The Little Tern is a species which has been most difficult to divide into its various geographical races, principally because of its great propensity to wander far afield from its proper breeding-area, so that in the non-breeding season we may have two, three or even more races found together in one place. Hume divided his birds into species, subspecies at that time not being admitted, upon the colour of the shafts of the primaries, a very important characteristic, together with certain other features.
In Indian limits we appear to have five forms the typical S. a. albifrons, which is a casual straggler only into India in Winter; S. a. sinensis, a coastal breeding bird with an immense area stretching from Ceylon to Eastern China; S. a. pusilla, a river-breeding Tern found over most of India and Burma; S. a. saundersi, a very local form found over the Southern Red Sea and Persian Gulf to Sind and the Mekran coast and, finally, a fifth form which breeds in Mesopotamia, the Persian Gulf and Mekran, which, whilst most nearly allied to the European bird, is superficially very like saundersi.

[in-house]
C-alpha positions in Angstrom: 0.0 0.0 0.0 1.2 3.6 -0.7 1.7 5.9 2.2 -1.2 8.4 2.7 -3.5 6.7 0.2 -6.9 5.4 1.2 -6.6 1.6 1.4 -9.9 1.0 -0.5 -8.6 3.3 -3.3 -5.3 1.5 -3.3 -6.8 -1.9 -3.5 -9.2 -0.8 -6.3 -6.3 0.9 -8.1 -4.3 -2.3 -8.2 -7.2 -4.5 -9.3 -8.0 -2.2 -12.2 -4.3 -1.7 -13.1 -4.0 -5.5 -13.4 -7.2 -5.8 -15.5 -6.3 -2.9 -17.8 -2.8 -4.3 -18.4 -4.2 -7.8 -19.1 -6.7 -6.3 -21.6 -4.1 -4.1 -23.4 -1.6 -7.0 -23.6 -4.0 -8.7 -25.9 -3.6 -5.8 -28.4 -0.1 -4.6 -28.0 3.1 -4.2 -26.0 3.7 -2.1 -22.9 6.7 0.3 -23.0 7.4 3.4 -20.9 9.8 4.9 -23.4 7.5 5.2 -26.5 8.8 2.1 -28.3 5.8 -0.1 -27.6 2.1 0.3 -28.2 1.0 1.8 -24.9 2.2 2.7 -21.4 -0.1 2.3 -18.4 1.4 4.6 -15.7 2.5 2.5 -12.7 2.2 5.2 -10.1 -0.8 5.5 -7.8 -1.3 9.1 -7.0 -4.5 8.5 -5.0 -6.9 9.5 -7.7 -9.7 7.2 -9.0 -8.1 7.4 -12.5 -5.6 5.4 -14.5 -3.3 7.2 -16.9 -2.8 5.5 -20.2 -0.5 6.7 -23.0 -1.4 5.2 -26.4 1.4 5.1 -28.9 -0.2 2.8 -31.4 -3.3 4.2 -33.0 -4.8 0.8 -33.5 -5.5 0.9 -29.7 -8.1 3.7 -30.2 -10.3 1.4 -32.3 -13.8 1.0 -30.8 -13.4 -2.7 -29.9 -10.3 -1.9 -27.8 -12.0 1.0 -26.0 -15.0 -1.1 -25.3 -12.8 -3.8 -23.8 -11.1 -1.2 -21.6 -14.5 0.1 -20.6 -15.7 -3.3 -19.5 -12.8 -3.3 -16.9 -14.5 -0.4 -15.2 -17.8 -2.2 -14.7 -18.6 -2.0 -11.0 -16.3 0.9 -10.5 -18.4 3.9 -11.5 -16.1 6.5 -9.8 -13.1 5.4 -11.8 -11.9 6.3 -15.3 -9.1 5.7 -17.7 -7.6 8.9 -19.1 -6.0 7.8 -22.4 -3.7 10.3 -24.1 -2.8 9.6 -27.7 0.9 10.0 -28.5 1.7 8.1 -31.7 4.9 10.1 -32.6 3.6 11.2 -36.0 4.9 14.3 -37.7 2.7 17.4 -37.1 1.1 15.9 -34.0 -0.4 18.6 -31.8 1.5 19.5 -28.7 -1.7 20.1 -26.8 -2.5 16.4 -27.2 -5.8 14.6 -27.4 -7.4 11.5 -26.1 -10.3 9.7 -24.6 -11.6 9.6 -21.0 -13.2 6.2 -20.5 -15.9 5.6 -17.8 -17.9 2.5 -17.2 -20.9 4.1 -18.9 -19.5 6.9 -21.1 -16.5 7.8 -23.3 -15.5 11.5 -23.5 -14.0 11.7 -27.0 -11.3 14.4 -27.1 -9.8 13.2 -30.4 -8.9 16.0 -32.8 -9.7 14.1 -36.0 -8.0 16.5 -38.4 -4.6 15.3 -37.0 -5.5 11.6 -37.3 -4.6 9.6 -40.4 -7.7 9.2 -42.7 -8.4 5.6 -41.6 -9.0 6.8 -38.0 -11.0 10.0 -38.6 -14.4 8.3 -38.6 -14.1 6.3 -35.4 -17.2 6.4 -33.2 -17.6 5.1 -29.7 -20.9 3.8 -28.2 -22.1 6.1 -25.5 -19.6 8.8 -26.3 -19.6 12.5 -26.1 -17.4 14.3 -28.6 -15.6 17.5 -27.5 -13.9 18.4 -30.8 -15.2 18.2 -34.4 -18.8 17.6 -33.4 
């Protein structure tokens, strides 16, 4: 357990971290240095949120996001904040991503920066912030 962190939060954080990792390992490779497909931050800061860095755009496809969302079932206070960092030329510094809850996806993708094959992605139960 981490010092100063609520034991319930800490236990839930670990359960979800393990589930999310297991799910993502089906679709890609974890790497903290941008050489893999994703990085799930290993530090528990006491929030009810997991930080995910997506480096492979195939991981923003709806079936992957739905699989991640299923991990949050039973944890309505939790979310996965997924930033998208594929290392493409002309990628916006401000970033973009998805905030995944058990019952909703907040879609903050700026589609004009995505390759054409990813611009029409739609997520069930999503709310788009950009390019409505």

Key to Subspecies.
A. Bill larger; culmen 28 to 34 mm.; much stouter.
a. First primary with pale brown shaft, second and sometimes third darker brown; rump
and upper tail-coverts quite white……………S. a. albifrons,[p. 135.
b. First primary with very white shaft, second and sometimes third with pale brown shafts; rump and upper tail-coverts almost white……………S. a. sinensis,[p. 136,
B. Bill smaller; culmen 26 to 32 mm.; much more slender.
c. First and second, and sometimes third primary with dark shafts; rump, upper tail-coverts and tail concolorous with grey of back……………S. a. praetermissa,[p. 138.
d. First primary with whity-brown shafts, second
a little darker; rump and upper tail-coverts almost concolorous with back……………S. a. pusilla,[p. 137.
e. First three primaries with black shafts; lump and upper tail-coverts concolorous with
back……………S. a. saundersi,[p. 138.
The distinctions given apply only to birds in full breeding plumage. It must, however, be remembered that birds wear the Winter plumage for a brief season only and that specimens in full Summer plumage may constantly be met with very far from their true breeding-haunts.